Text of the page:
Thursday 30, Apr 2009
Suspended Philadelphia Phillies star pitcher, J.C. Romero has filed a lawsuit against the nutritional supplements makers and distributors, who according to him were responsible for his positive steroid test. The player got a 50-match suspension order last August.
The 27-page lawsuit, which was filed on Monday in New Jersey Superior Court in Camden County, held the product 6-OXO Extreme responsible for traces of androstenedione found in the pitcher’s urine on Aug. 26, 2008. The lawsuit also consisted of various other counts, including negligence, intentional misrepresentation and consumer fraud.
The four defendants named under it are GNC, Vitamin Shoppe, Ergopharm and Proviant Technologies. Among which the latter two are owned and operated by Patrick Arnold, an Illinois-based chemist who at the moment is in federal prison for his role in the BALCO affair. Though, he did not give any counter statement regarding the lawsuit action.
Romero said that he purchased an over-the-counter supplement that was told would not cause him test positive. He also said that the issue had hurt him deeply and ruined his career, accomplishments and family. But, he wanted to start again while putting the issue on backburner and would also try to protect the interests of others, who rely on manufacturers and retailers to be honest about their products.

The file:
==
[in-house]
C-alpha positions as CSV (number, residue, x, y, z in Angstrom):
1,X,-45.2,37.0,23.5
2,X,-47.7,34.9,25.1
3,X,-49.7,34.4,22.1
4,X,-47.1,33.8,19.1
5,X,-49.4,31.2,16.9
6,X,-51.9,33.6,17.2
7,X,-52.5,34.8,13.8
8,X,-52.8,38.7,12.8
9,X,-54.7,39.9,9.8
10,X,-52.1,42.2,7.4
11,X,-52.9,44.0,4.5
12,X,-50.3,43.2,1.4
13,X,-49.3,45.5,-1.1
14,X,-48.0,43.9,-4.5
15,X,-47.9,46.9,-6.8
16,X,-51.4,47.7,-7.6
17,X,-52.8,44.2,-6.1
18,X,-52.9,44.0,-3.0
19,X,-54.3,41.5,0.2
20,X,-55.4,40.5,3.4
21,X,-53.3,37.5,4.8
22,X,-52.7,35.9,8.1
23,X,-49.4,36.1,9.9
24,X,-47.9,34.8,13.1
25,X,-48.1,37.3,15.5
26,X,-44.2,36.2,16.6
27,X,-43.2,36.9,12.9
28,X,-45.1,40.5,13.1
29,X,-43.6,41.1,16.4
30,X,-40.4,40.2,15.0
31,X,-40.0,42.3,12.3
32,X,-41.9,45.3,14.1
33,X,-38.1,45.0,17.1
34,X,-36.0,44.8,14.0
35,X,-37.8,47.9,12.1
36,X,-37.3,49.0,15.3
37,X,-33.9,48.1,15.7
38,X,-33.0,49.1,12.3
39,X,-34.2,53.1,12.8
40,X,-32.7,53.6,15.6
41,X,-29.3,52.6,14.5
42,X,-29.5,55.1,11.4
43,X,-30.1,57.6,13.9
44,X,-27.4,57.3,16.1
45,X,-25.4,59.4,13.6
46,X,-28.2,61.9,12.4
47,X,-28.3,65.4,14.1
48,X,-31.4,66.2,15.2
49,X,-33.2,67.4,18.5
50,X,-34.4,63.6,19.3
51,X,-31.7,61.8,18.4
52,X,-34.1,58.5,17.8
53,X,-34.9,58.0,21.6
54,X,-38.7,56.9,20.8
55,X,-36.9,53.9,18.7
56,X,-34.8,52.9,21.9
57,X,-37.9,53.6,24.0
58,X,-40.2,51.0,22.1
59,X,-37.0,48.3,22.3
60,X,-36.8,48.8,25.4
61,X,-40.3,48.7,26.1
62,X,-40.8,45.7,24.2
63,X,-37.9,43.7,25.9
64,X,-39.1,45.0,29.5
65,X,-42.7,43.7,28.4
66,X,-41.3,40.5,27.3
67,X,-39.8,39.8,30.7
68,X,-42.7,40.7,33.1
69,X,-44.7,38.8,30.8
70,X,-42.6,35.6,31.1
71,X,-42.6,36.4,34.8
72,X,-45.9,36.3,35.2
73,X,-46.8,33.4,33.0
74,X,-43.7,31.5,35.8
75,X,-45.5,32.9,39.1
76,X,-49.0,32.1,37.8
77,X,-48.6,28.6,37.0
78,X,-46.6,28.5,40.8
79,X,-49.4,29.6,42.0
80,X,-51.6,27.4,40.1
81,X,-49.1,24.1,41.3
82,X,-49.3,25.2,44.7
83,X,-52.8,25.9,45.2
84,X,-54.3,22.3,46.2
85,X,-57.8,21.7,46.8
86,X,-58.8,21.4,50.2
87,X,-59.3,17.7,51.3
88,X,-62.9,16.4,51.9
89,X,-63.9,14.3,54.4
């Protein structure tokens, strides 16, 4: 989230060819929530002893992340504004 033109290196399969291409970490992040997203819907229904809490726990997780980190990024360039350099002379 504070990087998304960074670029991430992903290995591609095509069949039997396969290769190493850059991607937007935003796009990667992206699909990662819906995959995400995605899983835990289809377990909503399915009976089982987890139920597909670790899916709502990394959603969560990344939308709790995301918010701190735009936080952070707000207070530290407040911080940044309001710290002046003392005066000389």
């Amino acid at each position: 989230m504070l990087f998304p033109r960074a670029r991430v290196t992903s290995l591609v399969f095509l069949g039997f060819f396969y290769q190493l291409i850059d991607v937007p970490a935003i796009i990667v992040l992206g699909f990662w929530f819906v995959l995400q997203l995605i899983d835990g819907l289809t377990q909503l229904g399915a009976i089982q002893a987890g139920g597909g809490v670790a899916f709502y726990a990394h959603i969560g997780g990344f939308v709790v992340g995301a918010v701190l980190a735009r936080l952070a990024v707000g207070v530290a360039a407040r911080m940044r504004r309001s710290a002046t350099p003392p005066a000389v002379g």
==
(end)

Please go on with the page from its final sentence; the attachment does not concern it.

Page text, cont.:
From New York Daily News:
Suspended Phillies reliever J.C. Romero is suing the makers and distributors of nutritional supplements that he says are responsible for his positive steroid test last August. The 27-page lawsuit, filed Monday in New Jersey Superior Court in Camden County, blames the product 6-OXO Extreme for traces of androstenedione found in the pitcher’s urine on Aug. 26, 2008. The numerous counts in the lawsuit include negligence, intentional misrepresentation and consumer fraud. The four defendants named are GNC, Vitamin Shoppe, Ergopharm and Proviant Technologies.
Romero was found tested positive for androstenedione on Aug. 26, 2008 and received a 50-game ban which was not made public until January of this year. Despite of his suspension by MLB, the pitcher was allowed to train with the Phillies during spring training session and in pregame practices, but was not being paid for it.
Gary Wadler, a New York internist affiliated with the World Anti-Doping Agency, stated that Romero situation brought in limelight a well-known problem with the under-regulated supplement industry. He also said that they had made it clear that athletes were at great risk when they take supplements. They have little to gain and a lot to lose.
Posted in Steroids